The father of a Royal Marine recruit shot dead during a mock attack by training instructors, has vowed to continue his fight for justice.
Alan Richards spoke out after an inquest into the death of his 17-year-old son Wayne recorded a verdict of accidental death.
The teenager from Cwmavon, near Port Talbot, south Wales, was shot following a mix up between blank and live ammunition. during a training exercise in Devon in March last year.
Despite the fact that the Crown Prosecution Service has decided there was insufficient evidence for a criminal prosecution against two members of the training team, Mr Richards still insists action should be taken.
Speaking after the verdict, he said: “I’m really happy the truth has come out. Now the truth is out I think itshould be referred back to the CPS…”
“It is not going to end here. I cannot understand the CPS not taking it up inthe beginning.
“That particular training team was a shambles from start to finish. Safetywas non-existent. It has been a catalogue of errors which caused my son to be killed. Itshould never have happened.”
The nine-strong jury in Exeter returned their verdict on Thursday, after hearing that Mr Richards, 17, was the fifth training death in four years at the Commando Training Centre at Lympstone, east Devon.
The inquest – which began more than a week ago – had also been told that the Ministry of Defence had agreed to spend £6.5m making future training exercises safer.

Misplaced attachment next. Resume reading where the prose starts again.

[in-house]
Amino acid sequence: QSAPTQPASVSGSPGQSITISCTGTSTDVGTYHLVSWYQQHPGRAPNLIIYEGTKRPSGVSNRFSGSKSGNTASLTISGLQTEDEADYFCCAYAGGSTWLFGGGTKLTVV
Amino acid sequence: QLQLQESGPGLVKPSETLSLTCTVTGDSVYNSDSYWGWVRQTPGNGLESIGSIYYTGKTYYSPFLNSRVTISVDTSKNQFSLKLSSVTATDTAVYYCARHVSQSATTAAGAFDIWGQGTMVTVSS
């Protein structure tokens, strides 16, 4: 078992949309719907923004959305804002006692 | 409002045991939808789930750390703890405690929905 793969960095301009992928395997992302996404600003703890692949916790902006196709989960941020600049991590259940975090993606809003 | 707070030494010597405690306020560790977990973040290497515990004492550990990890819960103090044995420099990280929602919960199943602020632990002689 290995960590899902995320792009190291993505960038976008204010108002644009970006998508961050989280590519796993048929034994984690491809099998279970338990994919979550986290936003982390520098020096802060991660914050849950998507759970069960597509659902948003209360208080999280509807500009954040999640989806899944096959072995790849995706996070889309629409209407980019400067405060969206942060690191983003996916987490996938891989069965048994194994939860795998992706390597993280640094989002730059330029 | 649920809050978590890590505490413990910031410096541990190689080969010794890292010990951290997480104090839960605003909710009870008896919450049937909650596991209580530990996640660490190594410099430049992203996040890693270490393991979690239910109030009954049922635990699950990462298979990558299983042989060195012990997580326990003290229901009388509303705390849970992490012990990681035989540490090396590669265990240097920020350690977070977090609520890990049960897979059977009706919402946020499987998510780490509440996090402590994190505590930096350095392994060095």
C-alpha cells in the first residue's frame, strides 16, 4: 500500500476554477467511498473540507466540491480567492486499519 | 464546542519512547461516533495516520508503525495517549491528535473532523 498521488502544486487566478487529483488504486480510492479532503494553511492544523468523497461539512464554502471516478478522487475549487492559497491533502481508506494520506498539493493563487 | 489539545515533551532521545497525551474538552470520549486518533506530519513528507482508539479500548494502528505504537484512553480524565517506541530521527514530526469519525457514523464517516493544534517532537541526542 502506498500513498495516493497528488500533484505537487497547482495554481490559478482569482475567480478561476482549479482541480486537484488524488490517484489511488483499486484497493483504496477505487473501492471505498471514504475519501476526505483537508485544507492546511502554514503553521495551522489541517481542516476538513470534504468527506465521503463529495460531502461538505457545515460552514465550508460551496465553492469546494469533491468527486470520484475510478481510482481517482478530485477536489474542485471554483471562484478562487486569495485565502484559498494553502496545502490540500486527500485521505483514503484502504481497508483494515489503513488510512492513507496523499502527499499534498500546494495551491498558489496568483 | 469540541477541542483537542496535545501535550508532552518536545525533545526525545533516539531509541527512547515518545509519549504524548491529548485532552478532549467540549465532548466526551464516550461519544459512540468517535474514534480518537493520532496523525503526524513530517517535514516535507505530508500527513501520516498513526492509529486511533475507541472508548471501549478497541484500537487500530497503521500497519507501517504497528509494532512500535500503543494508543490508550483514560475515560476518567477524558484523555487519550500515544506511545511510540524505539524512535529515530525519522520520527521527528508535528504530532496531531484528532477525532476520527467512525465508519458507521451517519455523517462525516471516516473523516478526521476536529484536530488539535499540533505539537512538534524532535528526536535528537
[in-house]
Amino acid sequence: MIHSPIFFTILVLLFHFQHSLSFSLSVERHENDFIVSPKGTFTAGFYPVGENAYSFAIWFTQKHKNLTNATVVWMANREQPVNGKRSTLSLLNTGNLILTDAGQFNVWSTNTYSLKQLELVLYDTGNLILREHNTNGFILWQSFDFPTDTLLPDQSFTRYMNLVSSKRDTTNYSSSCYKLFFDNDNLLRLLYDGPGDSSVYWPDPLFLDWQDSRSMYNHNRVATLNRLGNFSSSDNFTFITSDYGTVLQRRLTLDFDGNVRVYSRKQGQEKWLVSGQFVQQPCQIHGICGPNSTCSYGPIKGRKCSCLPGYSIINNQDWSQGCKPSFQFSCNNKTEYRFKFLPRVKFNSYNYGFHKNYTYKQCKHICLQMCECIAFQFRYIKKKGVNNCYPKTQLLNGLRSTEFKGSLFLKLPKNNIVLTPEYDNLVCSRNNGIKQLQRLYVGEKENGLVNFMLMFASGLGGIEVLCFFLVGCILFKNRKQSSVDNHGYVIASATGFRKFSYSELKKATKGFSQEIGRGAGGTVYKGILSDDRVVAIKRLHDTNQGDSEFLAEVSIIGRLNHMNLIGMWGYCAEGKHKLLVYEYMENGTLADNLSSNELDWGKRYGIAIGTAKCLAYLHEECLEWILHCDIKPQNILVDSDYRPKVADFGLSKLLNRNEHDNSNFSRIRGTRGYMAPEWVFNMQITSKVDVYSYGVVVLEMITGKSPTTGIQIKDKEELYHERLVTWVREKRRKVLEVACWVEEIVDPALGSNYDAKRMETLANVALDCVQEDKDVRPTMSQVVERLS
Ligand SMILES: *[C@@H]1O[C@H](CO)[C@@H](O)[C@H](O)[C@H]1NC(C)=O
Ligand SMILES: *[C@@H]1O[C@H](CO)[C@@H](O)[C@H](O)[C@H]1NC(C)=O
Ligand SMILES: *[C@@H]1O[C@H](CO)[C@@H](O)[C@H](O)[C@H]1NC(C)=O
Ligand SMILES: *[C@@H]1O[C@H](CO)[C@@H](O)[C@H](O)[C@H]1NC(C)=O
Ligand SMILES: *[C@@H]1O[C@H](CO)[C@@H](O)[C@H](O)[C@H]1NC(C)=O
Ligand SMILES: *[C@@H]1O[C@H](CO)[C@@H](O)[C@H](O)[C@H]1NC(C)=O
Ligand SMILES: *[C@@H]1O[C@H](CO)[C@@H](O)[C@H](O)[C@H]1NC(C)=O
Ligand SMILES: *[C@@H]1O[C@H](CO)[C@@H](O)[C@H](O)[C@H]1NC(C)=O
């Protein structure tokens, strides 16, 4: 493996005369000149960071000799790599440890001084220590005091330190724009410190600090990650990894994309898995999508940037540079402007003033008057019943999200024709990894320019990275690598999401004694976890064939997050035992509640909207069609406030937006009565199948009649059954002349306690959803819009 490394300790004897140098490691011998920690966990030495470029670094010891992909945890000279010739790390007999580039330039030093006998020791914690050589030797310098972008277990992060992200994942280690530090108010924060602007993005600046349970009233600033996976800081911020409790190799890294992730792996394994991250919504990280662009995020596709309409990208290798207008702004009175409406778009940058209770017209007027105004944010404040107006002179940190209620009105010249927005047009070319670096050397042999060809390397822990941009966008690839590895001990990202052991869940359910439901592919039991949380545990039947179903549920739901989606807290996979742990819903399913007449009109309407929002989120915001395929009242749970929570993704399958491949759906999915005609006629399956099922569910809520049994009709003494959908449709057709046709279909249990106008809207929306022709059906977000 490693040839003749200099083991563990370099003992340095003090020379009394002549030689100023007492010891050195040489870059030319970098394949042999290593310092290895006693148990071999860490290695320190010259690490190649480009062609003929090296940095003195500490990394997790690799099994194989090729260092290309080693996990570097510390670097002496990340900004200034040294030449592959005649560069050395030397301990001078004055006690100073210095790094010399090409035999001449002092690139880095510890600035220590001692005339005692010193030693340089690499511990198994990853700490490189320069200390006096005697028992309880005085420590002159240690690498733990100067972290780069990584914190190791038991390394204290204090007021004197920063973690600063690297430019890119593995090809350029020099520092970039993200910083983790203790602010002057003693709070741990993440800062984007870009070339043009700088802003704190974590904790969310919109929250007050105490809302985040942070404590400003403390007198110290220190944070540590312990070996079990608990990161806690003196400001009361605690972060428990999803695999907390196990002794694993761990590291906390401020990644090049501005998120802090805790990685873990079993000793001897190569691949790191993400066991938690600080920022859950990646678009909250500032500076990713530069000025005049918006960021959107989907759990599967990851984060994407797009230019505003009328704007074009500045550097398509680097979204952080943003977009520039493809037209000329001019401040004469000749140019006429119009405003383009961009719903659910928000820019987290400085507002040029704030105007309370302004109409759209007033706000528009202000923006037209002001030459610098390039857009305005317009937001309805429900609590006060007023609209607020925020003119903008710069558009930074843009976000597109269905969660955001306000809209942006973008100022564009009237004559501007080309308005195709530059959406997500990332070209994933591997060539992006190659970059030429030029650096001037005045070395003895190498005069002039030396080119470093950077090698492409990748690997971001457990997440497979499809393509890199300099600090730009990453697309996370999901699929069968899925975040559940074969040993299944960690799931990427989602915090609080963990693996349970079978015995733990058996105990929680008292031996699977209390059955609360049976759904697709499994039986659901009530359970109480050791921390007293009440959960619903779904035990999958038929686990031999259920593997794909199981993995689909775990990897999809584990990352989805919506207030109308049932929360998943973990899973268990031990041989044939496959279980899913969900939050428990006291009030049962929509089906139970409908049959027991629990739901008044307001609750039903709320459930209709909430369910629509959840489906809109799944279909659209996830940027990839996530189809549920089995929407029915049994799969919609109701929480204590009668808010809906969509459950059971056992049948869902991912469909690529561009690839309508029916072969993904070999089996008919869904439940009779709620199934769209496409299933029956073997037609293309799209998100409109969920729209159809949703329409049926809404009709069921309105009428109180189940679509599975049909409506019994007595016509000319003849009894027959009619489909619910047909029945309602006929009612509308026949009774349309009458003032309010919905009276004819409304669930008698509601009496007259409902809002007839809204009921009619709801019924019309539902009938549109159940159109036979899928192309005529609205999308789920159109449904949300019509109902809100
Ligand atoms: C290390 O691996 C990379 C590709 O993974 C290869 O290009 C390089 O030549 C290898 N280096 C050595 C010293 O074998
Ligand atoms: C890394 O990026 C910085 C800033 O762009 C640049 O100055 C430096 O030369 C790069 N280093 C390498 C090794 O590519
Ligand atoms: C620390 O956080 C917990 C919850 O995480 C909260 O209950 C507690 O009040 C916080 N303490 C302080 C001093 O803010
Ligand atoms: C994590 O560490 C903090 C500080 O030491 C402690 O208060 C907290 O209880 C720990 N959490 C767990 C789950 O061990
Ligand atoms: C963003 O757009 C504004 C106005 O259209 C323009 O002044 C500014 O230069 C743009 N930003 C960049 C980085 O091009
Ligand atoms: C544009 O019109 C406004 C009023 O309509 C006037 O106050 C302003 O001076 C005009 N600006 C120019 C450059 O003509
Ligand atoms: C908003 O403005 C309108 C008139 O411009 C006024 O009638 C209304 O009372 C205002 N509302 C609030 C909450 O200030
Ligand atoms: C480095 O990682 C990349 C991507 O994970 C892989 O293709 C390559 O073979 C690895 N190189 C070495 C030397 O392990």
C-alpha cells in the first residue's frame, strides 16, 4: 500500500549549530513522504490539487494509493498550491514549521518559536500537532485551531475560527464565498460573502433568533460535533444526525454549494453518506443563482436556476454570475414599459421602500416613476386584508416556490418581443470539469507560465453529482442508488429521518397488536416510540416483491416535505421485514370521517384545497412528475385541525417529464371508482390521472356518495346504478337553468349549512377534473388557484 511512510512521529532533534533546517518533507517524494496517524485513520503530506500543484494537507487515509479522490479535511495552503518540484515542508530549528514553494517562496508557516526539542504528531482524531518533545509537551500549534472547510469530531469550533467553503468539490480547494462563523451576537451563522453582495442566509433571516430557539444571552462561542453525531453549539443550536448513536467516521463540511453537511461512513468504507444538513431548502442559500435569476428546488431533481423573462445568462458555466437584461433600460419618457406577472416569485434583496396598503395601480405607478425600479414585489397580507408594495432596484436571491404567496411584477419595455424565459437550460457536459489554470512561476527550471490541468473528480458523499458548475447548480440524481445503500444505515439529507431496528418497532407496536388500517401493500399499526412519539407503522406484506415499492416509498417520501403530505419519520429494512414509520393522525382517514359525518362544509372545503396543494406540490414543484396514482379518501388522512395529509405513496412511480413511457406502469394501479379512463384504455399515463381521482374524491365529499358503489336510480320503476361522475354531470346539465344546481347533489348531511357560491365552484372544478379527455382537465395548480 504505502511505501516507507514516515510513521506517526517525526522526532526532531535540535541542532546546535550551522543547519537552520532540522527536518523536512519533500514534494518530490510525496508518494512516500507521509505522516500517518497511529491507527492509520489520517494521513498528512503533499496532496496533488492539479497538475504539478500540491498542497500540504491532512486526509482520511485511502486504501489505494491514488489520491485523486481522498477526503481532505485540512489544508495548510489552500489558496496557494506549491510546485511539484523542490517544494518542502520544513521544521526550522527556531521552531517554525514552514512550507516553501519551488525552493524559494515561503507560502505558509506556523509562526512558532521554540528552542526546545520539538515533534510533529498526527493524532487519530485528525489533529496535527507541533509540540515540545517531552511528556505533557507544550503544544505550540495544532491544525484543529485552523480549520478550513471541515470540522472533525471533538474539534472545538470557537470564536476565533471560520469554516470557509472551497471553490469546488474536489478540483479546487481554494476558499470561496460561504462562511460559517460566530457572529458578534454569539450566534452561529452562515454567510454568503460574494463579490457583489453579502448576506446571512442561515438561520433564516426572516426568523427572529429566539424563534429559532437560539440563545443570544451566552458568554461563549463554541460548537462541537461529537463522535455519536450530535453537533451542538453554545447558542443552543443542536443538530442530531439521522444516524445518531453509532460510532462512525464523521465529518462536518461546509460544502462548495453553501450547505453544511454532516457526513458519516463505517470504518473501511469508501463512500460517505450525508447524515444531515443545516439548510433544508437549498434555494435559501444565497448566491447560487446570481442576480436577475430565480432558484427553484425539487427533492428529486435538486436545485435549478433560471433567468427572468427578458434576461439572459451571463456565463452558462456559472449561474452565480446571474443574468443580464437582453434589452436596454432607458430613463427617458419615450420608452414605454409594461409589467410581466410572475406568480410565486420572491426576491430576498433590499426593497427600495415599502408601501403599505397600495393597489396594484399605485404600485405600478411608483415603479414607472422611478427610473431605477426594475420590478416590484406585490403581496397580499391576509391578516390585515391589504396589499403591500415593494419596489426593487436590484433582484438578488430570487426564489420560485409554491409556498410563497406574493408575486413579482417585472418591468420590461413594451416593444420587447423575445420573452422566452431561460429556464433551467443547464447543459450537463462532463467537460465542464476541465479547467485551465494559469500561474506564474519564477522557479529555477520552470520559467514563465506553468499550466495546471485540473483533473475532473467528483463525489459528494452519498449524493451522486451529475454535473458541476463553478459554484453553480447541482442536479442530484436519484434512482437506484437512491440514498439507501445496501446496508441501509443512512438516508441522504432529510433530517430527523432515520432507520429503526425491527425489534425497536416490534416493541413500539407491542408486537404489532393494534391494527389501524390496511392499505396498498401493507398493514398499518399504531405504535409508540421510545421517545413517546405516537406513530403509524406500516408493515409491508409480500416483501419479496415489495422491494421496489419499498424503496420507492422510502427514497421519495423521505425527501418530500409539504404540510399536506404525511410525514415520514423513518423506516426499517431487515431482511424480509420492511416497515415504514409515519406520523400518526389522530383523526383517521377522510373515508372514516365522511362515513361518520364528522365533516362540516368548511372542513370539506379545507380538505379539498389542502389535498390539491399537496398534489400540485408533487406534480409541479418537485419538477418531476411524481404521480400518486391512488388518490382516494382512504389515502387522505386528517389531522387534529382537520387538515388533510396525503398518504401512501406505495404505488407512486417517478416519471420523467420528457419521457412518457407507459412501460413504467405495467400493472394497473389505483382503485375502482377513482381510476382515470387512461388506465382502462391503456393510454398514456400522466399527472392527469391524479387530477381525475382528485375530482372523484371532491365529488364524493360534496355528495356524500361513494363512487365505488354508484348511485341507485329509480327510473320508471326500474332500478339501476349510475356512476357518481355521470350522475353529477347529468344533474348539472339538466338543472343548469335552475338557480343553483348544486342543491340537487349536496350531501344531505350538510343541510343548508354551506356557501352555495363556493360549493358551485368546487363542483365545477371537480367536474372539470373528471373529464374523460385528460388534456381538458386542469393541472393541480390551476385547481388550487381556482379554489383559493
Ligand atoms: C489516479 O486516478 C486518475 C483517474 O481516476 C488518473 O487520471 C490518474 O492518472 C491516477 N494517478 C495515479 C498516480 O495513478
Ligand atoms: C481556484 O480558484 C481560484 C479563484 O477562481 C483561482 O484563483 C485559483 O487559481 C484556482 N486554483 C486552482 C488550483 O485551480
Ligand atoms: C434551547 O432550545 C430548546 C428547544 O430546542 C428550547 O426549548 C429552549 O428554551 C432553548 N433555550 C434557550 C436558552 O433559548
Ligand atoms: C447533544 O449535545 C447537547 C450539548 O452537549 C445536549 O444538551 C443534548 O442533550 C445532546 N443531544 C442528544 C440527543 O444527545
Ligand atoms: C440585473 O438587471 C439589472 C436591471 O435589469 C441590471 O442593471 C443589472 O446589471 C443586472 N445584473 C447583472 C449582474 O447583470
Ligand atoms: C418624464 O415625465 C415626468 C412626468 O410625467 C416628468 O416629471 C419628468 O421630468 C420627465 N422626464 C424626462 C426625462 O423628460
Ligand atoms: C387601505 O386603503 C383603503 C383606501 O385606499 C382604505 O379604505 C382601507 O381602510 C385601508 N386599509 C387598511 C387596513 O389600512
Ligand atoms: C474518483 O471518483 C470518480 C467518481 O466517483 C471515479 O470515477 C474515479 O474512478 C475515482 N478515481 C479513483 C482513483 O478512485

Mr Richards – who had dreamed of becoming a Marine since he was a child – was hit by live ammunition in a mock attack when only blank rounds should have been fired.
Shot in the head and shoulder, he died at the scene of the exercise at Hunters Moon on Woodbury Common, a few milesfrom the Royal Marine camp.
He was nine weeks into an intensely demanding seven month training course.
The hearing was told that a series of clear orders were infringed during the exercise which had led to the mix up of live and blank ammunition.
A statement from training accidentinvestigator Lieutenant Colonel John Adams insisted that that steps had now been taken “to ensure training with blanks will be as safe as possible”.
It was explained to the court that a new gun magazine of a different colour had now been developed which would onlyaccept blank ammunition, the inquest heard.
Six hundreds thousand of those magazines are now being purchased for training exercises.
They have been devised with a special protrusion so that blank magazines can be distinguished by touch from live ones in the dark.
The inquest jury was told by a member of the training accidentinvestigation team, Captain John Whitchurch, that the shooting of Mr Richards shouldnever have happened.
He said there was a safe system in place to prevent such an event.
Since the shooting there had been nine recommendation for changes inprocedures, all but one of which had been implemented.
Earlier in proceedings, the court was told that the officer in charge had been inexperienced and lacked essential safety knowledge.
Captain Gareth Pearson, 25, had only been in his job for two months and the accident happened on only the second training mission he commanded.